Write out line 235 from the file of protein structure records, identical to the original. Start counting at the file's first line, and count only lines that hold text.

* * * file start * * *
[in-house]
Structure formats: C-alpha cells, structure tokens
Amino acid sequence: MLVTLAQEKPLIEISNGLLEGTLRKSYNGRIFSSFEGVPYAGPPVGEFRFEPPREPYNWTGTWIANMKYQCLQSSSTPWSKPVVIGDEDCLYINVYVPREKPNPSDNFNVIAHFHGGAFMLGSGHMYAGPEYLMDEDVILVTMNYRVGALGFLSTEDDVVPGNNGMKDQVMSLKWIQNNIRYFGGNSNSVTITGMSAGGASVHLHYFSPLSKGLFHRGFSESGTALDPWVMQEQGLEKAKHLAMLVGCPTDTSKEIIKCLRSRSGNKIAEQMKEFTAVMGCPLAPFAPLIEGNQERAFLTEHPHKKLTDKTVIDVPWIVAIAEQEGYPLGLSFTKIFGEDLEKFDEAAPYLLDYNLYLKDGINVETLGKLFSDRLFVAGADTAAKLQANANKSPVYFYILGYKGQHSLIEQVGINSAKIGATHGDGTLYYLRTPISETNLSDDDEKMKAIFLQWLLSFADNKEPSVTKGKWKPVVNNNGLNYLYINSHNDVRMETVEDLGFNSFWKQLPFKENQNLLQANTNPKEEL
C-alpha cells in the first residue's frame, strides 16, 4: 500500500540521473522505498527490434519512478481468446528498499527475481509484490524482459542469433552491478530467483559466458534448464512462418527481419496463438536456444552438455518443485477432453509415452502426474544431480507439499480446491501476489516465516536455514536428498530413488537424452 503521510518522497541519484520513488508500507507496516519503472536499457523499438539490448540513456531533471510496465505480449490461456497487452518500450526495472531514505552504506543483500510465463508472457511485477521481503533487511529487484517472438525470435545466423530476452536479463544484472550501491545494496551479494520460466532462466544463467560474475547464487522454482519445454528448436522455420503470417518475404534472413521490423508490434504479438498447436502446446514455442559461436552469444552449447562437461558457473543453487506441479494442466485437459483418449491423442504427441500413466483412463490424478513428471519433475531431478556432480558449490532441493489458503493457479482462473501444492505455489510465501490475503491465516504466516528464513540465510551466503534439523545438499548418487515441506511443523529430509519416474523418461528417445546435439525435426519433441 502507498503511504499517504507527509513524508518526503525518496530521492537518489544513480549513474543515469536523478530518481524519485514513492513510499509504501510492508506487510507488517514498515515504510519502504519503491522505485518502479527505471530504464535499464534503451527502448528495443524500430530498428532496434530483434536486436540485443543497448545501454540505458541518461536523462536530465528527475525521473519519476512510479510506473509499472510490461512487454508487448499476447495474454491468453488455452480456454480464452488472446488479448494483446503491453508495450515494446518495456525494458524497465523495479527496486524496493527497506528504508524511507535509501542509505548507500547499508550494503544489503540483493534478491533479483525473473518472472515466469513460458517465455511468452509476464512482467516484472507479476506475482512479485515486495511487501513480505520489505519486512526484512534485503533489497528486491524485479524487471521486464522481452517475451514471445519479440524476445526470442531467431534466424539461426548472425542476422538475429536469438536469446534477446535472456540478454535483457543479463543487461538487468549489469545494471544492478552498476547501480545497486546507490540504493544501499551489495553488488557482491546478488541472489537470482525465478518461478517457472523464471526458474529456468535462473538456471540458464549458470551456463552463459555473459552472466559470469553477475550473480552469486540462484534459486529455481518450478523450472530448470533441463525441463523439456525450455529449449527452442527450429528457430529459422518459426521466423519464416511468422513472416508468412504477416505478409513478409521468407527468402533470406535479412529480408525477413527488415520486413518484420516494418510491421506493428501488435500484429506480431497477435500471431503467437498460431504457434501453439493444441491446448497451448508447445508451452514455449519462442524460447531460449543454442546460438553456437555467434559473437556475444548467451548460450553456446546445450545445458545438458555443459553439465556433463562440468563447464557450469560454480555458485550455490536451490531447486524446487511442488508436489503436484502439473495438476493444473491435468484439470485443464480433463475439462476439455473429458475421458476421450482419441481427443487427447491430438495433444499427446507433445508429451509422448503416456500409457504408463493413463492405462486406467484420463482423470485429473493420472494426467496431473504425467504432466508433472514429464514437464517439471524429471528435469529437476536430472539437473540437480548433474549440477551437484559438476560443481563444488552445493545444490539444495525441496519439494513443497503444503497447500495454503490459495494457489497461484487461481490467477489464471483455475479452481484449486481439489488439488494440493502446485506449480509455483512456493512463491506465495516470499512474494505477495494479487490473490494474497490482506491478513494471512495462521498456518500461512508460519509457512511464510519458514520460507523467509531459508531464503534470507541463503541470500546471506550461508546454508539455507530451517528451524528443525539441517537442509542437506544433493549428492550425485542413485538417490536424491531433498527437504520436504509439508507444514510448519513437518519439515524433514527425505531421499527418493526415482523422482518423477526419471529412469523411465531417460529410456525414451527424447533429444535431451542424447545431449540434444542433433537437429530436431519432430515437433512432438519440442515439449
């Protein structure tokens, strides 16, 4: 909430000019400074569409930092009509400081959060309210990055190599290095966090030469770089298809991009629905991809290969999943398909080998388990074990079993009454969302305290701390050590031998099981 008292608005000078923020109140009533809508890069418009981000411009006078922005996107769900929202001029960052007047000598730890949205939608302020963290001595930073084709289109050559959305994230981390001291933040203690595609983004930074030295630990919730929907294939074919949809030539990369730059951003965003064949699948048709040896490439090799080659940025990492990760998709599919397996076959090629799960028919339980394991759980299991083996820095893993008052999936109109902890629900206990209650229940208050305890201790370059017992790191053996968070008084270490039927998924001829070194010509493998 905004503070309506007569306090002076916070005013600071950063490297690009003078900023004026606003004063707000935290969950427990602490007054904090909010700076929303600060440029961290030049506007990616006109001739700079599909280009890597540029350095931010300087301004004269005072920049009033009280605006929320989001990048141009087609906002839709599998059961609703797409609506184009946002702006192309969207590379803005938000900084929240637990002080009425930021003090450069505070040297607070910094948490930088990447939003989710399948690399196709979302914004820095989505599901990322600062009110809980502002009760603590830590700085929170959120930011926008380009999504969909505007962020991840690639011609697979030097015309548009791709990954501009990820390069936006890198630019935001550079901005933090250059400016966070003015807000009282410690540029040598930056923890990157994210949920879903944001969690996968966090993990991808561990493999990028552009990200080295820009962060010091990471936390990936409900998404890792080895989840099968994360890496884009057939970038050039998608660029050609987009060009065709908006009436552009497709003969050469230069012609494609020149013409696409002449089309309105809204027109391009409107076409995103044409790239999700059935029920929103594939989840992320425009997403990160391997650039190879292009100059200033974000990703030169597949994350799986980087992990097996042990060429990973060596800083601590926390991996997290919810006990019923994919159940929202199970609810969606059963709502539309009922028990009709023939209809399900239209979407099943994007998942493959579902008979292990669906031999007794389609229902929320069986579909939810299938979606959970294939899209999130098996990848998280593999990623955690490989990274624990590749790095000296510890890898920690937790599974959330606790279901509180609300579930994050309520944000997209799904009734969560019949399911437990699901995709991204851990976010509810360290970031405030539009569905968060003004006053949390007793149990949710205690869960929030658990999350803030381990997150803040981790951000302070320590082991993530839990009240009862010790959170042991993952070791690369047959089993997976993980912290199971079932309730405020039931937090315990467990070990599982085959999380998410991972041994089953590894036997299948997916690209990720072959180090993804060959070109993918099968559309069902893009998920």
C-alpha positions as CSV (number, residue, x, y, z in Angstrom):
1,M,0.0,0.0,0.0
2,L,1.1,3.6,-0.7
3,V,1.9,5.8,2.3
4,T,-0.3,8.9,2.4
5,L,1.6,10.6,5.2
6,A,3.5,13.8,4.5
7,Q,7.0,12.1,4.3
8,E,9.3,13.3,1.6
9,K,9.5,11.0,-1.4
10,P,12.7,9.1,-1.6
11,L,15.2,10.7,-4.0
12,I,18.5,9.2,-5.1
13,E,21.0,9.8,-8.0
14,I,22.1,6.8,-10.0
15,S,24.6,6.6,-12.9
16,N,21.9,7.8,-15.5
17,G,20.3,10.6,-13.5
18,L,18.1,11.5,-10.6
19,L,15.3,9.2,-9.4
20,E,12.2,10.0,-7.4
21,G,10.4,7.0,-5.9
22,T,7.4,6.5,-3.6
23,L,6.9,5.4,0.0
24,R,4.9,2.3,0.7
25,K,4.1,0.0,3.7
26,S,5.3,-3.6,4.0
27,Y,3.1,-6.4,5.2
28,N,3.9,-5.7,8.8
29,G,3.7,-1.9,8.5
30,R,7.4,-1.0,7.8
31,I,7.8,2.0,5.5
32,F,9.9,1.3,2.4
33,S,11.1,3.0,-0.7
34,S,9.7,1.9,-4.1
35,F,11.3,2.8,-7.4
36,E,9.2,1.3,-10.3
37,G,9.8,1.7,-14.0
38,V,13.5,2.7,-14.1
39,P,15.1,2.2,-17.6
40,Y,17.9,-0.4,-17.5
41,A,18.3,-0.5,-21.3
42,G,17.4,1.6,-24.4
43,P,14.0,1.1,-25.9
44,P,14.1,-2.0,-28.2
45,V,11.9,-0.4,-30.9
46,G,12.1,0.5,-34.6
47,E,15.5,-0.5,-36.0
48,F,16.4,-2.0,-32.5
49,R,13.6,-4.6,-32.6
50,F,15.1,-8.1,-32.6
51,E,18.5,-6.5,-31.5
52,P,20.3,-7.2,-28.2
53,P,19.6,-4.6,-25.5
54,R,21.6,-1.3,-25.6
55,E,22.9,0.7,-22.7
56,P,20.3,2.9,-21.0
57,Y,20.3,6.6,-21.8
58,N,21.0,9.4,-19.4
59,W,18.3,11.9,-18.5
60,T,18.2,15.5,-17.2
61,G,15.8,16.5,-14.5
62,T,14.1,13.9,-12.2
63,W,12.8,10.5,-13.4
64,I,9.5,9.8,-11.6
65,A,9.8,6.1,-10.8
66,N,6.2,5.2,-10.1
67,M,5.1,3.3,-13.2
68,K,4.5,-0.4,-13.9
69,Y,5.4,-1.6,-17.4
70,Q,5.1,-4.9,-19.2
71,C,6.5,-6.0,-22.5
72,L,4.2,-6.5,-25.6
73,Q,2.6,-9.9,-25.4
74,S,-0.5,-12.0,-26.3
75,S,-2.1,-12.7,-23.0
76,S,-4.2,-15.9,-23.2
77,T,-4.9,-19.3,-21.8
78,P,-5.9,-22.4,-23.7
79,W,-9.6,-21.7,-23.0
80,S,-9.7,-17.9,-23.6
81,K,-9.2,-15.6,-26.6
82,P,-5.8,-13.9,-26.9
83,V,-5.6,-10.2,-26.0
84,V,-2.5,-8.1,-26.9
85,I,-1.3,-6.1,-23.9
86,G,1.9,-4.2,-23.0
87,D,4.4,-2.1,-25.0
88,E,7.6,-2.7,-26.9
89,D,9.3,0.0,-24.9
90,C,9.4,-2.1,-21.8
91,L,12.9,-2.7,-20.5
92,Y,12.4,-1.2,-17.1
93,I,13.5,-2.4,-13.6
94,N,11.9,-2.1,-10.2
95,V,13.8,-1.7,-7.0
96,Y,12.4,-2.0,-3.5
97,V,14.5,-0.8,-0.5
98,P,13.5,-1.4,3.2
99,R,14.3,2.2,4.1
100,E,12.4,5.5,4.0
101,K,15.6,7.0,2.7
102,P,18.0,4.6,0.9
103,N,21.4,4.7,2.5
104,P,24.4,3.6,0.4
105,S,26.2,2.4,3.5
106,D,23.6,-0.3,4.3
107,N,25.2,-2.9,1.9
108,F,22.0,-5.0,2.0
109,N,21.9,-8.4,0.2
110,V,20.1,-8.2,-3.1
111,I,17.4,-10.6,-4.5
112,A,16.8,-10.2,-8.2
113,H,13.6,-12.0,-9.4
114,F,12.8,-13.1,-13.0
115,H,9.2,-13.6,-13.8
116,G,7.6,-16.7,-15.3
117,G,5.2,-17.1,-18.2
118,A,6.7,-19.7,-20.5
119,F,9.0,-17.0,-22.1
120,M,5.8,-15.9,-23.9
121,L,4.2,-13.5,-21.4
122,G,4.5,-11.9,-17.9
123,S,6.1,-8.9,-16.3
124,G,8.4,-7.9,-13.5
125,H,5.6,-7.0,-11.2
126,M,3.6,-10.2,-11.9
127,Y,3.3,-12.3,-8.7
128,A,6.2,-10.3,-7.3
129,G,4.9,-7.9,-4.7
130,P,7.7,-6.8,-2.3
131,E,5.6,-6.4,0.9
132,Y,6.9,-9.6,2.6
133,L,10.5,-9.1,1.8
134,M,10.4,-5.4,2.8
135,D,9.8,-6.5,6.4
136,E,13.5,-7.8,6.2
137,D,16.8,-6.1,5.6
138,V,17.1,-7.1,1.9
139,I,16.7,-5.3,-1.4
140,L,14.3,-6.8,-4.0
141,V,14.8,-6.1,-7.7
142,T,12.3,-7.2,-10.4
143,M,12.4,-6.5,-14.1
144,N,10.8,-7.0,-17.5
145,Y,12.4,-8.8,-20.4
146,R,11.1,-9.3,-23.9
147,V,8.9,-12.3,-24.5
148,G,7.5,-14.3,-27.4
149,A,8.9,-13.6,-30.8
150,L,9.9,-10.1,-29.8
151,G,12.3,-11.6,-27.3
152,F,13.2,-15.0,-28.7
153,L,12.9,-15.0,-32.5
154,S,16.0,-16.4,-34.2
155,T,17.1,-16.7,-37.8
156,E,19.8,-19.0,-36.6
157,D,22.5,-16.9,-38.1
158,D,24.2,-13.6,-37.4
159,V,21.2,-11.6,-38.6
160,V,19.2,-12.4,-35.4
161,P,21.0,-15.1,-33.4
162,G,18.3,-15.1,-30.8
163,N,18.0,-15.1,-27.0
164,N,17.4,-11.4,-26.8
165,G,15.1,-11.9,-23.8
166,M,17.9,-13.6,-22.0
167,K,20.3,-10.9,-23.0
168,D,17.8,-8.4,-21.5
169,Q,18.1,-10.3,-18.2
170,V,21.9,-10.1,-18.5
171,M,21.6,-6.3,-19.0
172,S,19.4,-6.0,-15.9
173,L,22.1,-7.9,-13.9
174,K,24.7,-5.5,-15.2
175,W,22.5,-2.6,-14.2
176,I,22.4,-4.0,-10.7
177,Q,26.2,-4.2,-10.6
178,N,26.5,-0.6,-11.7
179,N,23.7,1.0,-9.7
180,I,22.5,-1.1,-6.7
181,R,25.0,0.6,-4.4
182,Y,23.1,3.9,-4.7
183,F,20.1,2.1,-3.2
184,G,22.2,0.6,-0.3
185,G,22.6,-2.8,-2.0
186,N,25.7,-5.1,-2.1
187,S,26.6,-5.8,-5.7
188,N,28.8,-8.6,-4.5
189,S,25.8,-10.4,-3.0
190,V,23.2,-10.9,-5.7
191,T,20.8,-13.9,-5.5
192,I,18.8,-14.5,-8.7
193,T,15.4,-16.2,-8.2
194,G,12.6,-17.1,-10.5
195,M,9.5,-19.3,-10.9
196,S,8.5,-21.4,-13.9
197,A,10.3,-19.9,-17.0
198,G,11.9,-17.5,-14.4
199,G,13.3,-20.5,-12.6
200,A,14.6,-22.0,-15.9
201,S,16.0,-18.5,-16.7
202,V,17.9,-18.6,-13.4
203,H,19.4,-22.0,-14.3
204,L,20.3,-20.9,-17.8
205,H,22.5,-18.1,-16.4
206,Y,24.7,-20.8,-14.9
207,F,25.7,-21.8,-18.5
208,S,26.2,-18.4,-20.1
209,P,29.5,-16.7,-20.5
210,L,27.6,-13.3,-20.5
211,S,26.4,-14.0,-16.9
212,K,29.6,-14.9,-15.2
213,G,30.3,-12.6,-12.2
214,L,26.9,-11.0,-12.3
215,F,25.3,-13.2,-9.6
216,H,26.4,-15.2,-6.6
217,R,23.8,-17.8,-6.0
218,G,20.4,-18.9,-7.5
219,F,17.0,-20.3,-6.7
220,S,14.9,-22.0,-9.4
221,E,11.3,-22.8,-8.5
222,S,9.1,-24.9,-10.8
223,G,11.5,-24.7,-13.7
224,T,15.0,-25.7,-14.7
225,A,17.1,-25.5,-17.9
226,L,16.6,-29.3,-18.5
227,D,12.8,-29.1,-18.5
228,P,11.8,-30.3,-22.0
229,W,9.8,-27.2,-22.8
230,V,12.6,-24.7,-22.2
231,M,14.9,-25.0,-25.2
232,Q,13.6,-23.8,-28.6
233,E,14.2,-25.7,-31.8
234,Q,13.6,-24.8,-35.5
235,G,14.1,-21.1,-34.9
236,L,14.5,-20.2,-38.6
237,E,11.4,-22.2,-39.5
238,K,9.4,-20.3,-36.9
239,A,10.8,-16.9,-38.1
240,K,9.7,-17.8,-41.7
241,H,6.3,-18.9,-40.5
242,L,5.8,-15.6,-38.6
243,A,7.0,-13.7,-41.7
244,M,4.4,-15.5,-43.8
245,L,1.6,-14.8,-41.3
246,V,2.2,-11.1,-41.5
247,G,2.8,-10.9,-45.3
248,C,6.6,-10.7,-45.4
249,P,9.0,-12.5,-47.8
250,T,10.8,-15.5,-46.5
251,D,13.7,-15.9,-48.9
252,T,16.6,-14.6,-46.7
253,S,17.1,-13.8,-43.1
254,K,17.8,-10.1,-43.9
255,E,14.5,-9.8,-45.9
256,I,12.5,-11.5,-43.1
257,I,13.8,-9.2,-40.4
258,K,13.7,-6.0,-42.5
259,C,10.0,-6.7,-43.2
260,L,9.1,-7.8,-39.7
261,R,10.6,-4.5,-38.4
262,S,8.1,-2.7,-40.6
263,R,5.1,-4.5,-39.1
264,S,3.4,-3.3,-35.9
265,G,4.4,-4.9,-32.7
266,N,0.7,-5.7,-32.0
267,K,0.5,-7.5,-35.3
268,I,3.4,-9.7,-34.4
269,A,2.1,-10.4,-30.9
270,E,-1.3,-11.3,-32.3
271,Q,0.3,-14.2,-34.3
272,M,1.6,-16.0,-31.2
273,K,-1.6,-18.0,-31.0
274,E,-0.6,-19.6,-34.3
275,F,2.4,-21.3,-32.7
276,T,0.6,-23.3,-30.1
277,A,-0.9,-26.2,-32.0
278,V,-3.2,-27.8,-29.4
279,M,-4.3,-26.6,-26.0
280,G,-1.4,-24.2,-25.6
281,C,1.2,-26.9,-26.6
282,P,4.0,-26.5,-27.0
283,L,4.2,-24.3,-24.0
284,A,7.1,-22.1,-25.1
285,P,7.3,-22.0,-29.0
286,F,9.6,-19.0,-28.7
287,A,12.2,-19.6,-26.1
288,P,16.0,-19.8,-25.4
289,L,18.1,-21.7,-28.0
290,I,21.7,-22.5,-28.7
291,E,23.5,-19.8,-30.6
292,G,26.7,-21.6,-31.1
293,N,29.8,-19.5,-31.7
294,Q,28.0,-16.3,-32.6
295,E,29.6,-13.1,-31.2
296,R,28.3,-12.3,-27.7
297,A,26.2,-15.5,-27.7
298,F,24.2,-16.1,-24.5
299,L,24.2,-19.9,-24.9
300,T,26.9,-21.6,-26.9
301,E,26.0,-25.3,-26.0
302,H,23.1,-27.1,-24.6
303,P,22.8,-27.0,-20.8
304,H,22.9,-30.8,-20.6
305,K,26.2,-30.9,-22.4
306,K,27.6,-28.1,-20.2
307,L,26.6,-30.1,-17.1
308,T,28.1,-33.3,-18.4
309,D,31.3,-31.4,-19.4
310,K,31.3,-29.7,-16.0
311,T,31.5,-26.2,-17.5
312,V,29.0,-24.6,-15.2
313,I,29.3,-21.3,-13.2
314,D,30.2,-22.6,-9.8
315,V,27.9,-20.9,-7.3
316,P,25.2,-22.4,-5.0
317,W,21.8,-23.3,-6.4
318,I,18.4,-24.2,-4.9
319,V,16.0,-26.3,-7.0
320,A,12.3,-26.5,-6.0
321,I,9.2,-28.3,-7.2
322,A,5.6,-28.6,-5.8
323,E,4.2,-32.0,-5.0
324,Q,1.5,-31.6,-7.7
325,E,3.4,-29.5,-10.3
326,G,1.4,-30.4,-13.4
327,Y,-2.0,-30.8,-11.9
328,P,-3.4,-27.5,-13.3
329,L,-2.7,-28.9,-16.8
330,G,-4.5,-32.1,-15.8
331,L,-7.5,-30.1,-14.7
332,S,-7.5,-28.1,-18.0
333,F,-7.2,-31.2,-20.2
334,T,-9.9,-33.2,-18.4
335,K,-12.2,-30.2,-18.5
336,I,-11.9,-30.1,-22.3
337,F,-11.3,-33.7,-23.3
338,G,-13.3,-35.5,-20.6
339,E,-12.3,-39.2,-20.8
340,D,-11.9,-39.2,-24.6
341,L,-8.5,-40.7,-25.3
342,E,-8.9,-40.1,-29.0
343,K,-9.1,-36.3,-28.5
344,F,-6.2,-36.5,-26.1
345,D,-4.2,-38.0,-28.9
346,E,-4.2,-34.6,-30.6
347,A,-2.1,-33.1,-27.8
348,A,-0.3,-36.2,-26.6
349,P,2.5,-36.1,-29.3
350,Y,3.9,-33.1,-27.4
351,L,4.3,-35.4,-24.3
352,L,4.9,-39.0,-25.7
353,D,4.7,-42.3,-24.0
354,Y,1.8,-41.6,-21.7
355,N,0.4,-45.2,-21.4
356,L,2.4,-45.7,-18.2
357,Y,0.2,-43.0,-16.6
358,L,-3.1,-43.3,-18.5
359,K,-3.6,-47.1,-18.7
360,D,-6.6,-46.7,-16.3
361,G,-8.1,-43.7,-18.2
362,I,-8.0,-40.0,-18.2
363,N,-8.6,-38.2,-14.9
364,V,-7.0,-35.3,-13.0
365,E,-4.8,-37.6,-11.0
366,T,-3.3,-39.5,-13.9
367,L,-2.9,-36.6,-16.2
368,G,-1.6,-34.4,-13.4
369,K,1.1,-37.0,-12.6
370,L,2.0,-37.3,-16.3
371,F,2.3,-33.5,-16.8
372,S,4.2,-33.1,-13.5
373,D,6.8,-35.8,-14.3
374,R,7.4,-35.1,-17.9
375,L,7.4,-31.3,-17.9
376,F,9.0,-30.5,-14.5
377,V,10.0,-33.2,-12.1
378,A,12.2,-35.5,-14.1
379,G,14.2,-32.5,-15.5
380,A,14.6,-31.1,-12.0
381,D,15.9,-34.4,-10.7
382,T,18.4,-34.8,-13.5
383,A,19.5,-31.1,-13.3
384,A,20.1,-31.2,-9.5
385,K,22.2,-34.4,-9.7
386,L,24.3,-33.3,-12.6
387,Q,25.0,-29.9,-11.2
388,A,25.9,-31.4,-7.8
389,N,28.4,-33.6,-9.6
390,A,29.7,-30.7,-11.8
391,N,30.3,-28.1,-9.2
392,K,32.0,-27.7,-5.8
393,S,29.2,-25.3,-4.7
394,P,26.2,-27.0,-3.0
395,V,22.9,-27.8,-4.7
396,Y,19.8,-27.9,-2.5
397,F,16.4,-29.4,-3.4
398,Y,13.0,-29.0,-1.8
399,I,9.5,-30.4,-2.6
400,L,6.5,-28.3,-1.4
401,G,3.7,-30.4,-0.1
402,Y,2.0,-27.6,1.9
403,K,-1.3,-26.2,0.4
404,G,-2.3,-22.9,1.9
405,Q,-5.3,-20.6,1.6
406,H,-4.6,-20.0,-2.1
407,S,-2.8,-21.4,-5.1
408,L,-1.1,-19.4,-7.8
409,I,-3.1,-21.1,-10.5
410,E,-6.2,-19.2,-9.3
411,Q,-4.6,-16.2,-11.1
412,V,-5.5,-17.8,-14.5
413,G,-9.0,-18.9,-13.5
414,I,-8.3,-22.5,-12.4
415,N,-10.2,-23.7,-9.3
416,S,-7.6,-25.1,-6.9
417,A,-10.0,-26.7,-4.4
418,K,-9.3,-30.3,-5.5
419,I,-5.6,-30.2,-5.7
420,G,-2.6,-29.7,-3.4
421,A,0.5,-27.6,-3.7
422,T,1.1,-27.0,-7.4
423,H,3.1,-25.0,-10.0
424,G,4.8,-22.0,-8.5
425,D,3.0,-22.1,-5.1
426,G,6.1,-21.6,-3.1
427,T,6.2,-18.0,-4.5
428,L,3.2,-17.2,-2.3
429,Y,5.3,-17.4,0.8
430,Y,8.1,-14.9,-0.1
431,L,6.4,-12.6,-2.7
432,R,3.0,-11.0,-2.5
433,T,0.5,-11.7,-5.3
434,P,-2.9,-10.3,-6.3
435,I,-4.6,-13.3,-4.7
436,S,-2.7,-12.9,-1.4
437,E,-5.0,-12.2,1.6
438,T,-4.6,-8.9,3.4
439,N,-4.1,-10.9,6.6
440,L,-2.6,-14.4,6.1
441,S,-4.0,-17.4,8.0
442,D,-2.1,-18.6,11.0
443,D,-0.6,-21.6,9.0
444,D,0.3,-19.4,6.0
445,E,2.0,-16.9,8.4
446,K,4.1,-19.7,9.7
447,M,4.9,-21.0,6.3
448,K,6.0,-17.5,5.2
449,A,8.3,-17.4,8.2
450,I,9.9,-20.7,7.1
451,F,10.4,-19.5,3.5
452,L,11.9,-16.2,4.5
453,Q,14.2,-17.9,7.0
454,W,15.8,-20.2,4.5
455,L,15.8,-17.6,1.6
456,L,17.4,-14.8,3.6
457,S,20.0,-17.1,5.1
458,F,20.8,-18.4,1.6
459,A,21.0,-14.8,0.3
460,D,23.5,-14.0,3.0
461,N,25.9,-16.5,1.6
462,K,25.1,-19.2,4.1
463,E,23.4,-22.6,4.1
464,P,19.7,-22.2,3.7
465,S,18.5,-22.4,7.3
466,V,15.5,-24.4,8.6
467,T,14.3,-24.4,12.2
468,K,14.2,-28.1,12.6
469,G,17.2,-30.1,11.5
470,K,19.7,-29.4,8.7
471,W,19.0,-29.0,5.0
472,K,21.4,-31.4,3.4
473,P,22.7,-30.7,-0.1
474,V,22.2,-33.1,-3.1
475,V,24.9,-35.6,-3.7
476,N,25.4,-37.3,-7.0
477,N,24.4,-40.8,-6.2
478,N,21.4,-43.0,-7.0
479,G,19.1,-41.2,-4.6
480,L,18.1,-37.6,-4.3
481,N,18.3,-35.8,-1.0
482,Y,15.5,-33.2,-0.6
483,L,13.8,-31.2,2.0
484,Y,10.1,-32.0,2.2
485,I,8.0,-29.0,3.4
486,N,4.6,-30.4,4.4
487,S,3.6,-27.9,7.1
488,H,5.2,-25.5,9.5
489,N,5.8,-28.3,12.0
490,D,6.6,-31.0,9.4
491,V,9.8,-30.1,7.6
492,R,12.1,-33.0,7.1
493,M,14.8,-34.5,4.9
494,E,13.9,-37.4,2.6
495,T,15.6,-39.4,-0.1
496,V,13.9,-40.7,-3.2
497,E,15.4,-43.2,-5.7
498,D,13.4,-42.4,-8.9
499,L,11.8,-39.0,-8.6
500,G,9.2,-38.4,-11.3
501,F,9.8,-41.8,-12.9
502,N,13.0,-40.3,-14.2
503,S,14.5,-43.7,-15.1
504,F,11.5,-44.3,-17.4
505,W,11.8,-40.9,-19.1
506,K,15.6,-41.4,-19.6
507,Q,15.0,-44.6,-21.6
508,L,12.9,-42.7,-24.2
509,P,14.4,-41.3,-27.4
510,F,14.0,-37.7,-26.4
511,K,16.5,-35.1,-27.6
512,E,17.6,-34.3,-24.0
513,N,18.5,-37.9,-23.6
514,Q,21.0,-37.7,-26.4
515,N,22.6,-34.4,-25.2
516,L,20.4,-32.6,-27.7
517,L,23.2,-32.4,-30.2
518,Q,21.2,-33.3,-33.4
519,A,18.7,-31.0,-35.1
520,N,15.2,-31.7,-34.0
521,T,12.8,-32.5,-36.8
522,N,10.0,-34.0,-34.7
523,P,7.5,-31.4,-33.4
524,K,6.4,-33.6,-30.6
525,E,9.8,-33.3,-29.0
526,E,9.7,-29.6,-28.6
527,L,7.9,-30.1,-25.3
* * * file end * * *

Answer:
229,W,9.8,-27.2,-22.8